However, Aykac claims that President Erdoğan could make this deal because the influx of refugees, though an important problem, is not his greatest concern. Rather, he is more concerned with the security and unity of the Turkish state. Terrorism has thus become the second issue that Europe cannot address without the help of Turkey. However, cooperation has been less than smooth from the start, as Turkey has several Kurdish groups to fear besides IS, whereas the Western countries tend to see these groups, such as the Kurdish YPG militias in Syria, as allies. According to Aykac, President Erdoğan has always maintained that he aims to combat all terrorism, whether it comes from Assad, IS or the Kurdish PKK and YPG. And if allies cannot disagree on who their enemies are, it can of course become deeply problematic.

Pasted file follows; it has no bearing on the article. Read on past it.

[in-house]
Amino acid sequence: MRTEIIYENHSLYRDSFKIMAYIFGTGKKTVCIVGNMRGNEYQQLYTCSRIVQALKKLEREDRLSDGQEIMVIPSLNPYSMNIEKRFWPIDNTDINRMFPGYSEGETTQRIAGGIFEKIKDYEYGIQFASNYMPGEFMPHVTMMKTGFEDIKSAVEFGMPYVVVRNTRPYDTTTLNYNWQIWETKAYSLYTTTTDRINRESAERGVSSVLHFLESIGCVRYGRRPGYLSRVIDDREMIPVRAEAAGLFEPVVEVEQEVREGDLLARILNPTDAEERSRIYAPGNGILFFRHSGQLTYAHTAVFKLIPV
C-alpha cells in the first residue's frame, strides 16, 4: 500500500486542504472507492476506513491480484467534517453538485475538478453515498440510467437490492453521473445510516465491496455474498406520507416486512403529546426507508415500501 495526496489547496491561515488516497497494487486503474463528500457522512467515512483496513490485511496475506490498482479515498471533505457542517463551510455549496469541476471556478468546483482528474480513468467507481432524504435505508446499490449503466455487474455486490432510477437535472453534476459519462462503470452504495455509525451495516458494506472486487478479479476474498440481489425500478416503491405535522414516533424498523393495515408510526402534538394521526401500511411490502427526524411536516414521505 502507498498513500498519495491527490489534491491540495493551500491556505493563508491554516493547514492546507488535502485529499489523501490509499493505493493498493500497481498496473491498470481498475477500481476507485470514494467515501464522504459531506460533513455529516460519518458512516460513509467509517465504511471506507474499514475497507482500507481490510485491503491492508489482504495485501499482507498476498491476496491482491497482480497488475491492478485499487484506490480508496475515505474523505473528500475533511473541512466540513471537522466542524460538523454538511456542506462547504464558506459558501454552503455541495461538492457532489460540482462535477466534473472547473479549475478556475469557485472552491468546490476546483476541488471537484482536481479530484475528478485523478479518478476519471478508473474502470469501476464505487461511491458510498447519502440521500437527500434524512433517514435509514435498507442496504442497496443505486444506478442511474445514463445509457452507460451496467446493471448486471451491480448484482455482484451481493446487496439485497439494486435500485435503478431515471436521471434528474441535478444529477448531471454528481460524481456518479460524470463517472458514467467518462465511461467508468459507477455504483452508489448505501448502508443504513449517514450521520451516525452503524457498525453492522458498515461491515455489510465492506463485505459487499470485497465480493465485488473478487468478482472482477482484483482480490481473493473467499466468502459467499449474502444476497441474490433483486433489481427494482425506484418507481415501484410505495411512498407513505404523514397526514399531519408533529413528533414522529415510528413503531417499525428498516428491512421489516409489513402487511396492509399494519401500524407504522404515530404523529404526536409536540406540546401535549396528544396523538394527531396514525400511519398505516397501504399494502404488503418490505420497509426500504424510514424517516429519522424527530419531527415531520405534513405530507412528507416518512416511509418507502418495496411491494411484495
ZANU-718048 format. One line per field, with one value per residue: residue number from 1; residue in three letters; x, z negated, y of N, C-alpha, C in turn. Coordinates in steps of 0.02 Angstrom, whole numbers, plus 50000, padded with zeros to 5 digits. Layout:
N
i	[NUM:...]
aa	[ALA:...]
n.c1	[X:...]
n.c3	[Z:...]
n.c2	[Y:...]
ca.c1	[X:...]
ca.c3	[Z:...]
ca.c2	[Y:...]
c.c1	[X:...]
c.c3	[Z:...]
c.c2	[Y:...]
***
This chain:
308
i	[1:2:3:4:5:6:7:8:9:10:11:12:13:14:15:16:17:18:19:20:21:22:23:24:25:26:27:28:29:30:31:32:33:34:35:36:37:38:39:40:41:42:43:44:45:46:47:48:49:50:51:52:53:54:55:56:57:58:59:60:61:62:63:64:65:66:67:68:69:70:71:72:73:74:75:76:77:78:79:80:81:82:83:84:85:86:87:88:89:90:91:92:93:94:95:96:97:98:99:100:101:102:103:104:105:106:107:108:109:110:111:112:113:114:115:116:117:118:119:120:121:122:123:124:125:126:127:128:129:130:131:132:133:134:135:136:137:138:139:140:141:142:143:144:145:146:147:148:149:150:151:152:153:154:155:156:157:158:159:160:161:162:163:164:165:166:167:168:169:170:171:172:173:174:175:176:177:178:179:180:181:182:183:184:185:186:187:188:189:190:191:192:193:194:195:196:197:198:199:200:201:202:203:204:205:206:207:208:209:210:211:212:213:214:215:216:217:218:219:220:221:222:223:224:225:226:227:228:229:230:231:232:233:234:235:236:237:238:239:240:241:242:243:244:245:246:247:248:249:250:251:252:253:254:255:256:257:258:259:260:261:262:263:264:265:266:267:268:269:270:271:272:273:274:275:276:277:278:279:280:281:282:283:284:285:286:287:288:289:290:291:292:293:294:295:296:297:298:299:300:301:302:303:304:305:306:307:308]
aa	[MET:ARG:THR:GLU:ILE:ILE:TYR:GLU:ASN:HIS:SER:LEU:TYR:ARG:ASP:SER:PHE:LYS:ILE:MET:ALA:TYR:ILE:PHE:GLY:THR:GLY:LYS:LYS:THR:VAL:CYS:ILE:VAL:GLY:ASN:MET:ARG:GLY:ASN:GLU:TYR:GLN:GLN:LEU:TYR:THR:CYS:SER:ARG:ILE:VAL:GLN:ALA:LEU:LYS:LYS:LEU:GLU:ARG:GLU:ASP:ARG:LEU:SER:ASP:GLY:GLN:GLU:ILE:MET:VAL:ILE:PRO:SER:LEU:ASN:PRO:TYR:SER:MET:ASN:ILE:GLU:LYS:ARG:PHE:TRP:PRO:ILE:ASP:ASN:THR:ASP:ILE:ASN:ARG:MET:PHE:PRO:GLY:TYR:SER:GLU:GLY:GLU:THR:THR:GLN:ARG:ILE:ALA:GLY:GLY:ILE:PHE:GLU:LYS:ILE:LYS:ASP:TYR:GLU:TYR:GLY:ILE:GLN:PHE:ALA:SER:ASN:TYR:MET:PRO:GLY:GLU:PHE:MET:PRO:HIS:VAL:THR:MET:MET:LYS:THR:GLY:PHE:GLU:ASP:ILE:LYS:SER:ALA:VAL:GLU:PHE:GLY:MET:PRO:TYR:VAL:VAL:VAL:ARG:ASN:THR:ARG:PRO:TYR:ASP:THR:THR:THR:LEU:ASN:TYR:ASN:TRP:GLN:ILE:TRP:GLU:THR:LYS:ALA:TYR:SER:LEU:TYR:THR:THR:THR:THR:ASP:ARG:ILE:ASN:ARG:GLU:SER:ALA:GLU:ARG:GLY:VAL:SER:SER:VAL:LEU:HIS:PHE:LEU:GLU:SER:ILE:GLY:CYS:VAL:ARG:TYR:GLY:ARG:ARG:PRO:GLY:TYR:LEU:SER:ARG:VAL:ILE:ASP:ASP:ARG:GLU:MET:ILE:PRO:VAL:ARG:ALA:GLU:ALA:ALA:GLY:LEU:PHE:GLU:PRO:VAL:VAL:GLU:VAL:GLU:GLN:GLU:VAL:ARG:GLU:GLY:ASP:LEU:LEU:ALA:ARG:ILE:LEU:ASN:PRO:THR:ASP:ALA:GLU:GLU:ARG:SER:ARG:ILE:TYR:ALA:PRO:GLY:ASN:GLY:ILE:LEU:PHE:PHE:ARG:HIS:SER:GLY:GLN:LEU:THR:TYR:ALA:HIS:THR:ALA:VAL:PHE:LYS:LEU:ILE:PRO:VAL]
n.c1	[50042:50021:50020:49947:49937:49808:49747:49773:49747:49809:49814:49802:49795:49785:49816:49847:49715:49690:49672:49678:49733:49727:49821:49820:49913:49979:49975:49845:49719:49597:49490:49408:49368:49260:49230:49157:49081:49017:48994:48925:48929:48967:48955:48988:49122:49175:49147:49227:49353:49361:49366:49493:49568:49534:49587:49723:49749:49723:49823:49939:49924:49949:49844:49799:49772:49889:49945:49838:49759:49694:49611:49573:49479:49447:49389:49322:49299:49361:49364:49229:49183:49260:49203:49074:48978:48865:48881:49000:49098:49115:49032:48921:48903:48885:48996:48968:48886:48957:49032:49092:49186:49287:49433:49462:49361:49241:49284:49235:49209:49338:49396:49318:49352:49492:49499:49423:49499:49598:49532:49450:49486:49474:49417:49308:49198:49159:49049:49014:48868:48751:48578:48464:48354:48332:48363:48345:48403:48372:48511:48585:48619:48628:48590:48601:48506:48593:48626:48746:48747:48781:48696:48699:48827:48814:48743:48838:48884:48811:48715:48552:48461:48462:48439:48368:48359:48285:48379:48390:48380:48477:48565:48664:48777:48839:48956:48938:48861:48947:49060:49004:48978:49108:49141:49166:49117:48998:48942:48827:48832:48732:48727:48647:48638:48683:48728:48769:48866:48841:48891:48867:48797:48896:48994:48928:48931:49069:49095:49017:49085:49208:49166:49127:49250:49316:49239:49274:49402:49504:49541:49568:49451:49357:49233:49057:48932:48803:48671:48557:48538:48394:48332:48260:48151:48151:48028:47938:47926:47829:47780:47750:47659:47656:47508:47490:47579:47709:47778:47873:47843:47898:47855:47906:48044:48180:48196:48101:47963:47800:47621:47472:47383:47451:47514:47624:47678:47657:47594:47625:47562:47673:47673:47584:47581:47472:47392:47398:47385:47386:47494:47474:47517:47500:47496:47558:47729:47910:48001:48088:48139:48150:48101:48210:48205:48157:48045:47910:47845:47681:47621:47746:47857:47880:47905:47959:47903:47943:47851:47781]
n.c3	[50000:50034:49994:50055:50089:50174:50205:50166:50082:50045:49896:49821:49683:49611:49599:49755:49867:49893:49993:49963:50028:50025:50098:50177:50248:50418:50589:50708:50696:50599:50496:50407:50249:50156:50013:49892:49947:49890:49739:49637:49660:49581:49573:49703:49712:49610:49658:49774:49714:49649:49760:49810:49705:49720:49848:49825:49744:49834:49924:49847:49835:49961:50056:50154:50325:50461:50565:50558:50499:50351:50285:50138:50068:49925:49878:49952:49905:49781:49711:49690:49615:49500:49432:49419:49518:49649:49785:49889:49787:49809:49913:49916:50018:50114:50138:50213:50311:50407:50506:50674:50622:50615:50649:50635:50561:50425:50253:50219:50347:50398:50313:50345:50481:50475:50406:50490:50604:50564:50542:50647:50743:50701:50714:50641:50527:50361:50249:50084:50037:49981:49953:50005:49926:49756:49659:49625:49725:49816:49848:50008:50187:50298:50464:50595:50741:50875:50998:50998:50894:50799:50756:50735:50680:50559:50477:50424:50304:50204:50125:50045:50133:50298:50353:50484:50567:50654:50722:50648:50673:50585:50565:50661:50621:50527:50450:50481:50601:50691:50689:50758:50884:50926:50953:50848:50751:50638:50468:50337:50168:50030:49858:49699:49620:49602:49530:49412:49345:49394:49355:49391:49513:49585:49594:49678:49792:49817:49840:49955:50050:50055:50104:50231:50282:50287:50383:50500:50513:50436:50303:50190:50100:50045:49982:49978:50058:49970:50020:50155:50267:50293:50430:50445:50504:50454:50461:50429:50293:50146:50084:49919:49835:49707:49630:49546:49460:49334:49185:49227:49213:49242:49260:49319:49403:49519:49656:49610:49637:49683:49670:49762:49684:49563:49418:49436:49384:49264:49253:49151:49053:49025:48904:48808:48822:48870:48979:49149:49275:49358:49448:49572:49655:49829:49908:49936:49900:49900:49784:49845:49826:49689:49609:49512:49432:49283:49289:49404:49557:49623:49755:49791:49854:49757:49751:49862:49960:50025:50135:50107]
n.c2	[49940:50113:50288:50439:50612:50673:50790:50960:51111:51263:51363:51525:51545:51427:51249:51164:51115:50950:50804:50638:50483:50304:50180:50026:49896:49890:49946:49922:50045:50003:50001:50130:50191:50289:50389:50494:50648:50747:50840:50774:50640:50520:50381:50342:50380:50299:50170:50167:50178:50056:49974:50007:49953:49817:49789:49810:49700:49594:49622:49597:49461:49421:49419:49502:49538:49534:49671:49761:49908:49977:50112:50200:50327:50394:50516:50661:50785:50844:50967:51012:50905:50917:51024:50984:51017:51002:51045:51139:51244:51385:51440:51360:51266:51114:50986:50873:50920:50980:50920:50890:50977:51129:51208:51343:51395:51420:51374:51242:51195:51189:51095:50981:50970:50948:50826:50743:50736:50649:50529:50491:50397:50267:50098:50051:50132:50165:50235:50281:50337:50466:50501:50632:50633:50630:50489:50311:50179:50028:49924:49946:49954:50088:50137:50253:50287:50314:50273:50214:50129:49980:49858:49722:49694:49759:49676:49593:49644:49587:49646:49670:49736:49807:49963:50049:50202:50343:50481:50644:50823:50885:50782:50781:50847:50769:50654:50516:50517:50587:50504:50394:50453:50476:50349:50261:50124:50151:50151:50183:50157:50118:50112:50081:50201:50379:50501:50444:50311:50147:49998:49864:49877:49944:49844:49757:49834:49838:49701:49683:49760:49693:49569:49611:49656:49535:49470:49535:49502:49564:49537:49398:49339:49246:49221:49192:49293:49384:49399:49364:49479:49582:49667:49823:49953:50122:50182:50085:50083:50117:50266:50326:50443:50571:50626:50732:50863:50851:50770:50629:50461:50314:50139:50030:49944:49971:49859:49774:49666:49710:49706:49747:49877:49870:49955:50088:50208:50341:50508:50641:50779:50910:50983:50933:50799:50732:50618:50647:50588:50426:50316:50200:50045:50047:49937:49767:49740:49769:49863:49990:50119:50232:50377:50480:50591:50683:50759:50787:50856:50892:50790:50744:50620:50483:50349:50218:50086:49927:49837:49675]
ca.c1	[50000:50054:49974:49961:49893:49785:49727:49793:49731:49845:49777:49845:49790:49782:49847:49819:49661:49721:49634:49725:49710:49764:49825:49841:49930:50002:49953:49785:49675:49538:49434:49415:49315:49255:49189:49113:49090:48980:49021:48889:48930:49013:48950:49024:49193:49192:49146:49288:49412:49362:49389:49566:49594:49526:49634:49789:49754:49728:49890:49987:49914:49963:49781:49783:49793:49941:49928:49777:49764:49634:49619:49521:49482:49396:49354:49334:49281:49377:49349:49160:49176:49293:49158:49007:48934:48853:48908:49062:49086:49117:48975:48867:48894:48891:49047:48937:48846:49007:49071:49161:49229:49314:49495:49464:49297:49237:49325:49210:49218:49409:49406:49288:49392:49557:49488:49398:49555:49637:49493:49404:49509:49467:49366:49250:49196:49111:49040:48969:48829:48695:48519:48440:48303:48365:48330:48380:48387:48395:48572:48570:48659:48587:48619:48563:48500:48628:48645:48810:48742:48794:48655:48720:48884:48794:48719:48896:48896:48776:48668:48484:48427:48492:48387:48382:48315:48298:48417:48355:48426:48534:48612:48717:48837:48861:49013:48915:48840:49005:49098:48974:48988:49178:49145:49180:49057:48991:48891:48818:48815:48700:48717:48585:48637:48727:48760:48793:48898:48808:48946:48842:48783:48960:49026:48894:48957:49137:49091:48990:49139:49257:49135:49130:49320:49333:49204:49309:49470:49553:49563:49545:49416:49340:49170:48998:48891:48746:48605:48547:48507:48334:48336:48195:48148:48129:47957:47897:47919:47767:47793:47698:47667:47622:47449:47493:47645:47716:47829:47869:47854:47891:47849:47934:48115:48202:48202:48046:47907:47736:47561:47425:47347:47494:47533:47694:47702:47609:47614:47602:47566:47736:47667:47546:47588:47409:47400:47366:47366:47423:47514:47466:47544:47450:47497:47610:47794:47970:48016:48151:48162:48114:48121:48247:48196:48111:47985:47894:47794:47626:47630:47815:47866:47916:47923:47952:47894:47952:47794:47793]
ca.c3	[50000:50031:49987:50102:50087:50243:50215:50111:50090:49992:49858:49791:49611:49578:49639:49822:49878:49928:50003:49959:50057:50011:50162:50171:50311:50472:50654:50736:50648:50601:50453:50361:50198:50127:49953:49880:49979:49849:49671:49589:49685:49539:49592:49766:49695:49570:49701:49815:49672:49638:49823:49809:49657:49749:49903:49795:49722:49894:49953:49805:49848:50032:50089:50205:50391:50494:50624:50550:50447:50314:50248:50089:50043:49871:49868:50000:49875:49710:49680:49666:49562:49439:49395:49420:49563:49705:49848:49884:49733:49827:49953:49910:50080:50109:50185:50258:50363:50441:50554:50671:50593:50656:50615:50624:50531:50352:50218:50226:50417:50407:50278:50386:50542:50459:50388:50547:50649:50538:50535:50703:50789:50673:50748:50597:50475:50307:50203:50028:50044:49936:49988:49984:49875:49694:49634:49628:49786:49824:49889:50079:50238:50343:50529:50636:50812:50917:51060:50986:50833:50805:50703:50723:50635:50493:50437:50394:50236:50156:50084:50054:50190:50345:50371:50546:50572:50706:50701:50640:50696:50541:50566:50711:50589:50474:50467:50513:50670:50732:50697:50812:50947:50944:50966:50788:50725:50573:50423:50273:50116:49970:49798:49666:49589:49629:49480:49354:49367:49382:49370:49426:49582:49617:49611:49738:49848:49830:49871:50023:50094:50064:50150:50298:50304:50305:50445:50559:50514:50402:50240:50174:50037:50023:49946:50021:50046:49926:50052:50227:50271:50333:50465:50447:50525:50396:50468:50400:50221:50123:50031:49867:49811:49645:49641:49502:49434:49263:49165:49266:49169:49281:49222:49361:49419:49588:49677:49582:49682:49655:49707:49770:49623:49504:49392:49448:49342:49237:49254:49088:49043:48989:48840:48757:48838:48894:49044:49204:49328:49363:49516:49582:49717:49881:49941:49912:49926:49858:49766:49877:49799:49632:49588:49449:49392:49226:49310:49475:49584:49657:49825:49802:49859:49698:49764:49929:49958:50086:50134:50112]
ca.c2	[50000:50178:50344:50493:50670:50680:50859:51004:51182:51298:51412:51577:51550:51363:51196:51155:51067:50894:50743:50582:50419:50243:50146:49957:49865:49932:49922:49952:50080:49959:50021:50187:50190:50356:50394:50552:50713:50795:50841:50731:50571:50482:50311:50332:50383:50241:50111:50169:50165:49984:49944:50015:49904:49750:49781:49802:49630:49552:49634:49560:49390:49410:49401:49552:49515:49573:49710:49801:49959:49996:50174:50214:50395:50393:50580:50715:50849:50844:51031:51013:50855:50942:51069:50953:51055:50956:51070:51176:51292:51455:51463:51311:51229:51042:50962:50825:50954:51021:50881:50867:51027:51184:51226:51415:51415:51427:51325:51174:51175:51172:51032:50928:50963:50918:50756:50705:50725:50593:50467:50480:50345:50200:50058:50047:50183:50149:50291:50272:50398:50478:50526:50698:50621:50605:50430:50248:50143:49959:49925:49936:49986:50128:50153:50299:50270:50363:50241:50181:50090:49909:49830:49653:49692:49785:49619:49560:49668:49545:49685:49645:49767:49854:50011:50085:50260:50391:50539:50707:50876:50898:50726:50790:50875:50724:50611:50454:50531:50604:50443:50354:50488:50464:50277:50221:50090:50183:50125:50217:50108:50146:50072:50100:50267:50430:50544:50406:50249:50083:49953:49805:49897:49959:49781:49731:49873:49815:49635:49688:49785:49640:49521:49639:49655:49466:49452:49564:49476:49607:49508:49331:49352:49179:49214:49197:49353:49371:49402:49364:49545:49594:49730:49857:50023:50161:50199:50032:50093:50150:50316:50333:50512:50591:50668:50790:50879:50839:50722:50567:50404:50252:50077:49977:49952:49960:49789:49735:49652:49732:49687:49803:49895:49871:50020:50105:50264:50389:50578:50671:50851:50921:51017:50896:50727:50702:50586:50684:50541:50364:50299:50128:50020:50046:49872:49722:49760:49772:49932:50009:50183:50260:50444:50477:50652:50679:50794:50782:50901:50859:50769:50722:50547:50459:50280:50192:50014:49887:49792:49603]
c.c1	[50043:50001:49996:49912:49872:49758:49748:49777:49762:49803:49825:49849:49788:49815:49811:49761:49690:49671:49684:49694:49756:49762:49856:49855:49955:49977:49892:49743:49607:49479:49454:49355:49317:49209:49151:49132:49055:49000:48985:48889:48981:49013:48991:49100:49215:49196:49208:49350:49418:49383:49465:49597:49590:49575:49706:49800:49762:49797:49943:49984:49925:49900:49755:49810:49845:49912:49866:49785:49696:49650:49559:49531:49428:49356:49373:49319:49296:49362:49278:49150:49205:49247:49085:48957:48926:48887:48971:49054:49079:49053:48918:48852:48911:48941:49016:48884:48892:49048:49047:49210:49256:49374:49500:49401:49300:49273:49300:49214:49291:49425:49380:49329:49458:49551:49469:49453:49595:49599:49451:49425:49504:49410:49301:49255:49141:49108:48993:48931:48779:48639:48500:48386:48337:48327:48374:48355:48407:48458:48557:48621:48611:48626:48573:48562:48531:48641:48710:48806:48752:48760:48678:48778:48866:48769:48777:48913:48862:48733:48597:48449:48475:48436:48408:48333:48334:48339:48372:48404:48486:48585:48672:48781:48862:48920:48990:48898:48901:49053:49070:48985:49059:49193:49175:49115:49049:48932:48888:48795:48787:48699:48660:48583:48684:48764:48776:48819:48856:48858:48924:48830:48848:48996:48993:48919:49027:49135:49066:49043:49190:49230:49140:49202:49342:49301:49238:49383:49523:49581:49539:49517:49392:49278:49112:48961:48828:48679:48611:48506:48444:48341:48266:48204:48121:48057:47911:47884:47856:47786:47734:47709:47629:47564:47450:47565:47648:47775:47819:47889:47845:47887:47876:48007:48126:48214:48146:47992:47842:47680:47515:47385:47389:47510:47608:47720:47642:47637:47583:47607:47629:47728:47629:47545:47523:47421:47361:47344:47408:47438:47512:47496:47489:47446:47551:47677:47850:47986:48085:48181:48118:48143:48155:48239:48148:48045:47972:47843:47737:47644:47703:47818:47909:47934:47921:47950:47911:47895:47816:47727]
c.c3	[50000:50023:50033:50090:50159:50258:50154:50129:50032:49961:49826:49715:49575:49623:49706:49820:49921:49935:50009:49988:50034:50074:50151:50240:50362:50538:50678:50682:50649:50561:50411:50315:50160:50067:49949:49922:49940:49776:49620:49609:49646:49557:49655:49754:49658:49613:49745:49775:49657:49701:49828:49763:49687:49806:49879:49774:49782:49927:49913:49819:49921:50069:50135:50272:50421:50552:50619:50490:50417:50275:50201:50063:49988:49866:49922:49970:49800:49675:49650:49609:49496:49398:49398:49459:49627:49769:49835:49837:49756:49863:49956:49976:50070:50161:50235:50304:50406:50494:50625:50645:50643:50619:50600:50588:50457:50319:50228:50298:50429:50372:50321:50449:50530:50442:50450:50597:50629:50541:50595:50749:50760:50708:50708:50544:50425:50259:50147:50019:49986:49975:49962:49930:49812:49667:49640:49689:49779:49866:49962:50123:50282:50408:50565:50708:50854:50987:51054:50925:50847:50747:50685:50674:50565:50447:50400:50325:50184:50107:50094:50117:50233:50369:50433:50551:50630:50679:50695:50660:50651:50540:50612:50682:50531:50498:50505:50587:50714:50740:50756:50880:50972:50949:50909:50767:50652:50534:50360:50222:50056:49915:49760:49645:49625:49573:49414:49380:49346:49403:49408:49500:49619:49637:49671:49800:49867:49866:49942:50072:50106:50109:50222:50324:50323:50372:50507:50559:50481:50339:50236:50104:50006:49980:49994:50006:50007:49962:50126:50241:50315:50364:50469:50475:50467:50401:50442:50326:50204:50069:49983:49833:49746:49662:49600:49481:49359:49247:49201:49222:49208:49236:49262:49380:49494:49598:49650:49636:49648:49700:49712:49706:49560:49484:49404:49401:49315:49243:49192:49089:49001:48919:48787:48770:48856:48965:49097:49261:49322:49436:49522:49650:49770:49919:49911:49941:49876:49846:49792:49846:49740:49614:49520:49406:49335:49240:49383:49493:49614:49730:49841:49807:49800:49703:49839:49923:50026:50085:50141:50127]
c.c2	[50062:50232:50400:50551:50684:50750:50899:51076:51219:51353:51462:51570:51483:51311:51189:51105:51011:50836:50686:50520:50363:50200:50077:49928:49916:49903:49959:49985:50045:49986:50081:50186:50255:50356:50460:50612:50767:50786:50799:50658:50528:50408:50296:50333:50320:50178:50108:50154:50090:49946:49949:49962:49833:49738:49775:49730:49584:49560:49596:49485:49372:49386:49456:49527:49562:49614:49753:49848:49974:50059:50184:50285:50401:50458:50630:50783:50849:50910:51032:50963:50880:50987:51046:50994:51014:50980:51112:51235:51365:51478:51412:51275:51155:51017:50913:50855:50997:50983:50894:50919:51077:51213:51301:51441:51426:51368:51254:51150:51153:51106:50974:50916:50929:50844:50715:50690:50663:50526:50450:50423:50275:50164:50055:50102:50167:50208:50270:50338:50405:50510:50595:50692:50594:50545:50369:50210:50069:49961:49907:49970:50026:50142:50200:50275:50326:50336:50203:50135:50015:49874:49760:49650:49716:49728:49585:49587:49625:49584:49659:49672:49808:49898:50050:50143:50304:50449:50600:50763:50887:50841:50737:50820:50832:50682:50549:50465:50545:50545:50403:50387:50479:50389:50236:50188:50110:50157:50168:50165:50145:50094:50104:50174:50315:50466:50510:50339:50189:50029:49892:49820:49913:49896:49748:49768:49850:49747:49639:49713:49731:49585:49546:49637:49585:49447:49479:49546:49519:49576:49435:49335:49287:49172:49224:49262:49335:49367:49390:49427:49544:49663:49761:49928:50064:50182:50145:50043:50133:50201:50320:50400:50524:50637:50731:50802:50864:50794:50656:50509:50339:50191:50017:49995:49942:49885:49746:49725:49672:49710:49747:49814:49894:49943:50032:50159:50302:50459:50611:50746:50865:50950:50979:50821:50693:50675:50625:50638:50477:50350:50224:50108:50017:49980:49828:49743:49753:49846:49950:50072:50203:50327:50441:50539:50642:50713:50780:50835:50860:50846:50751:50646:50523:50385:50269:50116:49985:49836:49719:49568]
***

In the past decades, the bridge that is Turkey has seemed primarily oriented towards the European bank. With EU membership within reach, officially since 1999, Turkey was often willing to adapt. However, that flexibility has vanished, and the urge to become a member state is fading. Should it ever come to pass, Erdoğan will surely have a list of demands of his own – he knows that Turkey no longer plays a subordinate role, and Turkey has grown a bit bored with the European project, according to Aykac. Aykac explains that the Turks feel that the EU has failed them massively. They were very angry about the admission of Romania and its neighbour Bulgaria in 2007, for instance – two countries far behind Turkey in many areas including corruption. Yet they were given membership first. So, how many hoops would Turkey still have to jump through to become a member too, and why were these countries given preferential treatment? The admission of Cyprus in 2004 had already been taken as an outright insult. As the EU would not tolerate any conflicts within its borders, the Greek and the Turkish parts of the island were forced to bury the hatchet, which even culminated in a referendum on unification. The Turkish Cypriots voted in favour of unification, willing to sacrifice part of their Turkish identity. The Greek Cypriots, however, voted against it, so that Cyprus could not join the Union as one country. The fact that only the Greek part of the island was subsequently admitted was very offensive to the Turks; their sentiment was that, while they themselves had been prepared to loyally compromise, it was the uncompromising Greeks who were rewarded.